Covenants in the Merchant of Venice

May 22, 2019 by Essay Writer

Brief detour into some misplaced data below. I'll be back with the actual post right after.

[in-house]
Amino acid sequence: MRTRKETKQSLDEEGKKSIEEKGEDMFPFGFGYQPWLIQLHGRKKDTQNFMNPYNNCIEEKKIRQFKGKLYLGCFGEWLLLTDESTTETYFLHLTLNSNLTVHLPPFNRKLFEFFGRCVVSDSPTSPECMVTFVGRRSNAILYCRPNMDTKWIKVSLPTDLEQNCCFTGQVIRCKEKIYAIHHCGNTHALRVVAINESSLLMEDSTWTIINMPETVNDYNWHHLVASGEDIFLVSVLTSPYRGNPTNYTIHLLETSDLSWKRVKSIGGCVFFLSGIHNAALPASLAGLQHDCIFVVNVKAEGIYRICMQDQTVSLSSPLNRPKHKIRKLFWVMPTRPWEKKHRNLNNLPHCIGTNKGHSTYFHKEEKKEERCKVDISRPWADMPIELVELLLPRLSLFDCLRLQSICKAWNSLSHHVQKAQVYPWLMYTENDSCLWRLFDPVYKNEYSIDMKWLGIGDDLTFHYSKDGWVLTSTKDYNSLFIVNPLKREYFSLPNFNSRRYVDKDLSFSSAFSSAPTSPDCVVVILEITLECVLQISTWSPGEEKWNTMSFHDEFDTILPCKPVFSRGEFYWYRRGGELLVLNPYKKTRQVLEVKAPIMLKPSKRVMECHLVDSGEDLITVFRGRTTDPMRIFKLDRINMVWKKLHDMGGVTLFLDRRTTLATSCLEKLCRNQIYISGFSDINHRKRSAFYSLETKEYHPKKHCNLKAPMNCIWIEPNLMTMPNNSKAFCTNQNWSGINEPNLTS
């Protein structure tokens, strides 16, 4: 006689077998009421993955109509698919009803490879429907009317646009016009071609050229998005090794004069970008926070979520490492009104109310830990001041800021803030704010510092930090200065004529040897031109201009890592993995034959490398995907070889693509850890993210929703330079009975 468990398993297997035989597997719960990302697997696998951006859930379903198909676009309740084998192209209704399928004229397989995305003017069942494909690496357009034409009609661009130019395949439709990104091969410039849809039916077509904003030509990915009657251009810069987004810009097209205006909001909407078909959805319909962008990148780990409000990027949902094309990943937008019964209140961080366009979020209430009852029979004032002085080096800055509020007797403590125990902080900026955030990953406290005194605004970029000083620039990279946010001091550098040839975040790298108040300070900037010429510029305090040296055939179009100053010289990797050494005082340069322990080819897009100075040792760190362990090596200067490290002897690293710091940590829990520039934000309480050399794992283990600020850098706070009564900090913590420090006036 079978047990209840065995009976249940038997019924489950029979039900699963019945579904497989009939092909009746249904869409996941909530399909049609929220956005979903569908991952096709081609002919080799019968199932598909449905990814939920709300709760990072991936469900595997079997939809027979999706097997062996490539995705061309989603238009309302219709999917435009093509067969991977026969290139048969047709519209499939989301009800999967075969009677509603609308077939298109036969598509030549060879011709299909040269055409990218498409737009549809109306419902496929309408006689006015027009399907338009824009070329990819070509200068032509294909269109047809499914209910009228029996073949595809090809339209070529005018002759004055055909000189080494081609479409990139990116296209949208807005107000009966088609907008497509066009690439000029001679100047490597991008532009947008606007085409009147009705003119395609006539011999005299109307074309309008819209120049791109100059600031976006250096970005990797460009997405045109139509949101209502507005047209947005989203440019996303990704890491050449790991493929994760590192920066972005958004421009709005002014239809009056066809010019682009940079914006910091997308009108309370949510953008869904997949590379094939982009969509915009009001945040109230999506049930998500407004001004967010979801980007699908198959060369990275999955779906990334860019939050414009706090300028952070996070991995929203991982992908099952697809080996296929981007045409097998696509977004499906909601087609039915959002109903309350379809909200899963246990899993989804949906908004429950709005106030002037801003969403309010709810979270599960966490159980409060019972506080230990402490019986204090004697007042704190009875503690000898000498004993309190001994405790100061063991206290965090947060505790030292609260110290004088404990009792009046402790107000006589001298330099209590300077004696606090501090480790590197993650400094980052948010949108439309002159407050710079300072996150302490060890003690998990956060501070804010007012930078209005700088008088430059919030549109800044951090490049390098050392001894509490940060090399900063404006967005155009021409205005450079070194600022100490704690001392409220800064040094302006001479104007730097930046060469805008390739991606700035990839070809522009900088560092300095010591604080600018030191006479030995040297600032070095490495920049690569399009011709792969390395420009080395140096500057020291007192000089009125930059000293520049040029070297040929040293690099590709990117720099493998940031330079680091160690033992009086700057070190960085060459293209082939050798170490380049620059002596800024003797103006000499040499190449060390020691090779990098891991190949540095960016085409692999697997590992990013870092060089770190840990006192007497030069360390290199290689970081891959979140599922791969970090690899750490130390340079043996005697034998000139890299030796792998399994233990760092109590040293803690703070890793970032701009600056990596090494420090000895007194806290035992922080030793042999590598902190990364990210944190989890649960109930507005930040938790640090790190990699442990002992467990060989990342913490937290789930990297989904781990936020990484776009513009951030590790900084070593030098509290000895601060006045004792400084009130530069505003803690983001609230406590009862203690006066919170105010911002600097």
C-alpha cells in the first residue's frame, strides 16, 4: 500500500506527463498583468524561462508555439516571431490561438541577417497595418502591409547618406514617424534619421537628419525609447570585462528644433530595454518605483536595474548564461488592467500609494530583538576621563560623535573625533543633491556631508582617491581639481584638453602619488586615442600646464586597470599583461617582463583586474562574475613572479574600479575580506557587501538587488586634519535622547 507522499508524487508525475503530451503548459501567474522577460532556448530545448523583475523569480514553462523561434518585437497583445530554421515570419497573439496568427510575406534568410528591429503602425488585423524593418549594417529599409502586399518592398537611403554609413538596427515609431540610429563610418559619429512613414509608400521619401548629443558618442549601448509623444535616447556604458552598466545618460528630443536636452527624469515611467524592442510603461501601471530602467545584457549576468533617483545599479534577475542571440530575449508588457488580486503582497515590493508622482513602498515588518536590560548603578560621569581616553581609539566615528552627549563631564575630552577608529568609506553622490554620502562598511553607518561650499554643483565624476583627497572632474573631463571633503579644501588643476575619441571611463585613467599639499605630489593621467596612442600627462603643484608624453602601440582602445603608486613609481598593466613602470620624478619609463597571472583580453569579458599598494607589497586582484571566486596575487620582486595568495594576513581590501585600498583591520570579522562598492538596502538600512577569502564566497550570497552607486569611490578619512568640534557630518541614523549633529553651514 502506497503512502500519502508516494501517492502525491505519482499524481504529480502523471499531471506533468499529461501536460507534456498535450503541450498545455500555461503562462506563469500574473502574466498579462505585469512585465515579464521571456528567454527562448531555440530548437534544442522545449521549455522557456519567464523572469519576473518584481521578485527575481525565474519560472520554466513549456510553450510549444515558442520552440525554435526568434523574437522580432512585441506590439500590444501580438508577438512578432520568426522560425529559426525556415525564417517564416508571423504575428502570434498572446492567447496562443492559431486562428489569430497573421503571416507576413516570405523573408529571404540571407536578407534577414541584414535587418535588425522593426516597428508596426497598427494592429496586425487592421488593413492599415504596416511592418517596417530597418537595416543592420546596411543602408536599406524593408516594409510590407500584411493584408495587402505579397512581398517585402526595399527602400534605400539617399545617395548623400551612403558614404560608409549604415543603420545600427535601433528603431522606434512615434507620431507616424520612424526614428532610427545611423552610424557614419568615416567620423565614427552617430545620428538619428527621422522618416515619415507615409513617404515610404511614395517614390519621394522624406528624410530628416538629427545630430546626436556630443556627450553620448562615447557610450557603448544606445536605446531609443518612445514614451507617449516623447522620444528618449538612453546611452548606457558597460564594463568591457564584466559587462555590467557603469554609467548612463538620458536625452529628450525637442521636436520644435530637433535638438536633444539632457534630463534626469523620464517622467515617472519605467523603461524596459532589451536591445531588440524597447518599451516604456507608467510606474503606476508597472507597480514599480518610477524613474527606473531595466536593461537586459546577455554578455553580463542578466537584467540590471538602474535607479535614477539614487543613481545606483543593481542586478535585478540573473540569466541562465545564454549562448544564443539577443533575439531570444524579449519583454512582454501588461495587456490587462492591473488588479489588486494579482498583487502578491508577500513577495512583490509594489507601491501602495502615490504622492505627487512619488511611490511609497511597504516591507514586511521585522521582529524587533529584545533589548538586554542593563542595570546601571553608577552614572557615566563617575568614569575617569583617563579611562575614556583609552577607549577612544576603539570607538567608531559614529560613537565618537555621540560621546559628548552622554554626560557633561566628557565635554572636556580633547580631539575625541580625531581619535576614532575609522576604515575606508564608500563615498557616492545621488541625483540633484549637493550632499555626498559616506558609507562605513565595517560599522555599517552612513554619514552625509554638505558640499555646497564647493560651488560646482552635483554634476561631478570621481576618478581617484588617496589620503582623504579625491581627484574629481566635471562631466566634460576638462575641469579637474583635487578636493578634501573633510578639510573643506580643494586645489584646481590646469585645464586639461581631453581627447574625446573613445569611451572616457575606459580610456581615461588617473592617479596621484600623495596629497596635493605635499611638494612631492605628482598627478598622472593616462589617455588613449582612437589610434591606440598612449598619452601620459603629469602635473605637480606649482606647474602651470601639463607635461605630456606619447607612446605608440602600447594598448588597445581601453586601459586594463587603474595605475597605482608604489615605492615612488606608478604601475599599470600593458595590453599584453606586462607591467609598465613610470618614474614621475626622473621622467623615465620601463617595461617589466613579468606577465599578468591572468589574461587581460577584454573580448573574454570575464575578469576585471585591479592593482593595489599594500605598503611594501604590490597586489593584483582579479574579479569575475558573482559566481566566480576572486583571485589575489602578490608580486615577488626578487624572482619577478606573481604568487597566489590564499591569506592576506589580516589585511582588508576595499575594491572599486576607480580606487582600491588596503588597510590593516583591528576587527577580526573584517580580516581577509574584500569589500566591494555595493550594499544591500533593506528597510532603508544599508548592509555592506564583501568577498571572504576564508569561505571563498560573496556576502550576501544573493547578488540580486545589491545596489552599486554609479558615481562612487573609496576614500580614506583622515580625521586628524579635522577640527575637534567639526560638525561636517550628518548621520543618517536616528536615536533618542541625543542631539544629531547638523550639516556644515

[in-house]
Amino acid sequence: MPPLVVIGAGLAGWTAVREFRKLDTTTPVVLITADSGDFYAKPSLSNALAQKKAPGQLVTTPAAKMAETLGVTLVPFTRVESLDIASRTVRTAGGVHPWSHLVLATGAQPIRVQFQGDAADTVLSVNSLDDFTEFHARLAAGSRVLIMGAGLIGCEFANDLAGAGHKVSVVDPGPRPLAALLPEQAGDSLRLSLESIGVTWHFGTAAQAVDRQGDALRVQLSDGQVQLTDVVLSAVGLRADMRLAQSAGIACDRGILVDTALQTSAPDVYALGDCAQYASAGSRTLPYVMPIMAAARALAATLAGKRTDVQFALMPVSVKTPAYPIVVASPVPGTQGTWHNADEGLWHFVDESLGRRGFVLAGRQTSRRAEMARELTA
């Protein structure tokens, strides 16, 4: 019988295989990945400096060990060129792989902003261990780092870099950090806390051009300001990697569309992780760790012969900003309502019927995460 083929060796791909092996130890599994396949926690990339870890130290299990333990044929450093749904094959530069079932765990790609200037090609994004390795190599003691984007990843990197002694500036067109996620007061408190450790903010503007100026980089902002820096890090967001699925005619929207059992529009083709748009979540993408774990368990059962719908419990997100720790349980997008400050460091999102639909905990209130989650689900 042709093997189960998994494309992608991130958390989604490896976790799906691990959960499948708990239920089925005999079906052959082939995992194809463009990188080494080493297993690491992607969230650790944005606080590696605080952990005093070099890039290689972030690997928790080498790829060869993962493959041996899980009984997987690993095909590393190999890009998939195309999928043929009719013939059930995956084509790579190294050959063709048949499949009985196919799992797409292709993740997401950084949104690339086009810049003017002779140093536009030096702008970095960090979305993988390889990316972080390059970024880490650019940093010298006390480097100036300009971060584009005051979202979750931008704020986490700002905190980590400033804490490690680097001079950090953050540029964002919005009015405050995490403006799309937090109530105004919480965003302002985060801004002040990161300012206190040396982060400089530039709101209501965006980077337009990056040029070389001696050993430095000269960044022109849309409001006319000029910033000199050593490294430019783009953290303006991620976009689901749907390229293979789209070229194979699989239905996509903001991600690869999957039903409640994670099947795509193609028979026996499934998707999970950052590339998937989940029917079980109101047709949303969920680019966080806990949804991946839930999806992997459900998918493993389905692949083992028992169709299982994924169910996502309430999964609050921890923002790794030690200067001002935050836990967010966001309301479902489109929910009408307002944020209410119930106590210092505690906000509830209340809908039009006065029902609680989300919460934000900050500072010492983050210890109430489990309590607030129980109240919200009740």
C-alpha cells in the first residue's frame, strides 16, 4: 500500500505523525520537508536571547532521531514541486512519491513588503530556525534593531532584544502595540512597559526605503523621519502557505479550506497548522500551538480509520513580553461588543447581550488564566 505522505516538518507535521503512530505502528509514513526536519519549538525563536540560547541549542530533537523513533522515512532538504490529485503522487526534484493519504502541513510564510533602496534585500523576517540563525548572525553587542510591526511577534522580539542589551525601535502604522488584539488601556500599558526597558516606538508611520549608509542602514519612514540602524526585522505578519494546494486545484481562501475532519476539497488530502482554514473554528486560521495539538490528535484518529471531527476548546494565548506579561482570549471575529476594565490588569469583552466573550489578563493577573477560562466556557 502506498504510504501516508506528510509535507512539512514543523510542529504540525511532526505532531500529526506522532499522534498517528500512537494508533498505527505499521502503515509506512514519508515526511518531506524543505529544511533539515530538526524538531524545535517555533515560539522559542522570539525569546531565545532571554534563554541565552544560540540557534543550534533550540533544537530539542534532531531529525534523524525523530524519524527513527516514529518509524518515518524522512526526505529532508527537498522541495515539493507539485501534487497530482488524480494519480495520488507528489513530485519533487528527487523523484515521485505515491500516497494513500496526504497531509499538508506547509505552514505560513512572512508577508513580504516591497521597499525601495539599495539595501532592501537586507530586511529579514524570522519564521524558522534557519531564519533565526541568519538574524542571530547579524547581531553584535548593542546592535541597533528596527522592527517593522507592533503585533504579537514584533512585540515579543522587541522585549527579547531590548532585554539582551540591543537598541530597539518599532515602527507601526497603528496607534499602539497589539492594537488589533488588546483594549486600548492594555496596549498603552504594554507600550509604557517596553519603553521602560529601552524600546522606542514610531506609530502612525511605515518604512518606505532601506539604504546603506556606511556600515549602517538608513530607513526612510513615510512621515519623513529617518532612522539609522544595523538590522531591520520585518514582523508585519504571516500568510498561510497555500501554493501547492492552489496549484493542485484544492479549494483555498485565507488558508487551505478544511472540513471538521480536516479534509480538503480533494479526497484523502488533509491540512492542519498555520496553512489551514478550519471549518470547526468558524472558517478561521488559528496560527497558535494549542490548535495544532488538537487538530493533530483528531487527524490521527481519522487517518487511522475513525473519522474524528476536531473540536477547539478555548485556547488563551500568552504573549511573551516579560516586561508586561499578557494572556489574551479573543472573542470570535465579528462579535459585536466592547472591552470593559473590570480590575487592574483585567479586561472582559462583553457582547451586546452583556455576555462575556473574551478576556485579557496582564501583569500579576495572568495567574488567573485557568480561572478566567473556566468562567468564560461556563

In The Merchant of Venice, Shakespeare explores the concept of covenants through several motifs including marriage, inheritance, filial piety, and justice. While revenge is personal, justice intends to right societal wrongs, but The Merchant of Venice makes a mockery of justice. Jessica not only steals away in the night, but steals what she and her cohorts can carry. The unorthodox contract between Antonio and Shylock along with Portia fraudulently acting the part of a Doctor of Laws at court further derides the notion of justice. Antonio and Shylock serve as the protagonist and antagonist, but it is not always clear which one is which. Two scenes in particular highlight the ambiguous nature of justice in the play: Jessica breaking her familial bond with her father and stealing Shylock’s wealth depicts a covenant bound in tradition and loyalty rather than the law; while the contract between Antonio and Shylock for a “pound of flesh” is an example of a legal, albeit an unorthodox and even unethical, contract.Shakespeare weaves interconnections between the characters in The Merchant of Venice not only through their relationships to one another, but through contracts, agreements, and pledges. Contracts play an apparent role: Bassanio is bound to Antonio when he repeatedly borrows money from him, Antonio is bound to Shylock when he offers his own flesh as collateral to secure a loan, Portia is bound by her father’s unconventional stipulations for her marriage, Bassanio and Gratiano are bound to Portia and Nerissa not only through marriage but by the rings the women present to the men, and Jessica is bound to Shylock because she is his daughter. Shakespeare writes of other pledges in the play: Gratiano and Nerissa answer to Antonio as his servants and cannot marry without his permission, Launcelot is tied in servitude to Shylock, Portia’s suitors are obligated to never marry if they open the wrong casket, and Shylock is restrained by his status as a Jew and non-citizen of Venice and the sentence meted out by the Venetian court.Jessica’s elopement with Lorenzo and the courtroom scene where Antonio and Shylock meet to settle the terms of their contract elucidate facets of justice using “flesh” as both a metaphorical and a literal commodity. “My own flesh and blood to rebel!” exclaims Shylock when he relates Jessica’s flight from him (3.1.30). In taking Jessica, Lorenzo has stolen much more from Shylock than ducats and jewels; he has stolen his daughter—his flesh. Not only does Shylock lose his daughter in this exchange, but his family line and ability to bestow his faith on subsequent generations is subverted. Jessica reveals misgivings about her treachery when she tells Lorenzo, “I am glad ‘tis night, you don’t look upon me,/ For I am much ashamed of my exchange” (2.6.35-36). On the surface, Jessica appears to be embarrassed by her appearance in boys’ clothing, but Jessica could also be expressing compunction for the disloyalty toward her father. It is this loss of his flesh and blood in the form of his daughter and the authority’s inability to recover his possessions that heightens Shylock’s resolve to enforce the contract against Antonio. Antonio’s friends are sure that Shylock will not take Antonio’s flesh if he forfeits the bond because the flesh has no value. Shylock tells them that he will use the flesh as fish bait. “If it will feed nothing else, it will feed my revenge,” he says (3.1.47-48). Shylock, glad when he hears news of Antonio’s losses, is certain that the Duke will enforce the legal contract and provide Shylock with his revenge in the form of a pound of Antonio’s flesh.While these two scenes establish a connection with “flesh” as a central element, there are marked differences between them. Jessica and Lorenzo abscond with Shylock’s valuables in the dark of the night and with Jessica in disguise. Not only does Lorenzo fail to ask Shylock’s permission for his daughter’s hand in marriage, but he escapes with her under concealment. Shylock, on the other hand, demands Antonio’s flesh in open court, saying, “I stand here for law” (4.1.145). Shylock has a legal contract and seeks the court’s assistance in enforcing it, where the elopement seeks to circumvent the covenant between Shylock and his daughter. Lorenzo and Jessica are assisted by their friends in the elopement, and the friends come together again in the courthouse to support Antonio, but Shylock is left in his house and is again alone in court.Shakespeare uses rings to further draw parallels and delineate distinctions in these scenes. When Jessica flees, she takes her mother’s turquoise ring and then trades the ring for a monkey. Shylock laments the loss of this ring, a sentimental gift from his wife, saying, “I would not have given it for a wilderness of monkeys” (3.1.108-109). Portia tests Bassanio by asking for the ring she has given him. While in disguise as the lawyer Balthazar, Portia seeks the ring as a token of gratitude for her legal services. At first, Bassanio refuses to part with the ring, telling the lawyer: “Good sir, this ring was given me by my wife,/ And when she put it on, she made me vow/ That I should neither sell nor give nor lose it” (4.1.456-458). Bassanio relents and turns over the ring when his friend Antonio beseeches him to, “let him have the ring./ Let his deservings, and my love withal,/ Be valued ‘gainst your wife’s commandment” (3.1.464-466). Gratiano, ever the shadow of Bassanio, presents Nerissa’s ring to the lawyer’s clerk. Shylock loses Leah’s ring through no fault of his own, Bassanio chooses to give away Portia’s ring in a show of loyalty to Antonio, and Gratiano gives away his ring from Nerissa because of his desire to emulate Bassanio. As a further mockery of justice, Bassanio’s and Gratiano’s rings are returned to them while Shylock’s ring is located, but never repatriated.Bassanio offers Shylock 6,000 ducats to repay the original 3,000 borrowed, but Shylock refuses and instead insists on the pound of Antonio’s flesh. Portia, incognito and acting as a lawyer when she is not sanctioned by the court to do so, reveals a loophole in the law that not only spares Antonio’s life, but releases him from repaying the principal borrowed. The voidance of the contract for a pound of flesh and loss of the principal would be, in modern times at least, a just outcome of such a ludicrous agreement, but Portia turns the law on Shylock, claiming that the agreement is tantamount to a threat on Antonio’s life. Shylock’s attempt to gain recompense for the loss of his flesh and blood by taking a pound of Antonio’s flesh backfires. The court metes out a sentence that further compounds the loss and humiliation Shylock suffered at Jessica’s elopement. Portia stipulates terms that require Shylock to forfeit half of his wealth, name Lorenzo his heir, and convert to Christianity. Giving that Shylock has already lost a significant amount of money in the elopement, requiring more in the form of a fine is a harsh blow. By demanding that Shylock name Lorenzo as his heir, the court is forcing Shylock to legally acknowledge the marriage between his daughter and the interloper. The conversion to Christianity is perhaps the harshest punishment imposed by the court. As a Christian, Shylock would no longer be able to participate in his career of usury. In addition to this loss of income, as a Jewish man, Shylock’s eternal soul is placed in jeopardy. Justice is ambiguous in this scene. Shylock has lost everything—his daughter, his wealth, his inheritance, and his religion—but to Shakespeare and his contemporaries, this ending could be construed a happy one where Shylock is forced to find an ethical means of making money, the family is reunited through the court-dictated relationship, and Shylock’s soul is saved with his conversion to Christianity. Using covenants to explore different facets of justice, Shakespeare does not seem to come to any conclusions, but would rather the audience members explore their own beliefs. Antonio is neither the hero nor the villain, Shylock is detestable and sympathetic at the same time, and the justice system cannot be relied upon to right society’s wrongs.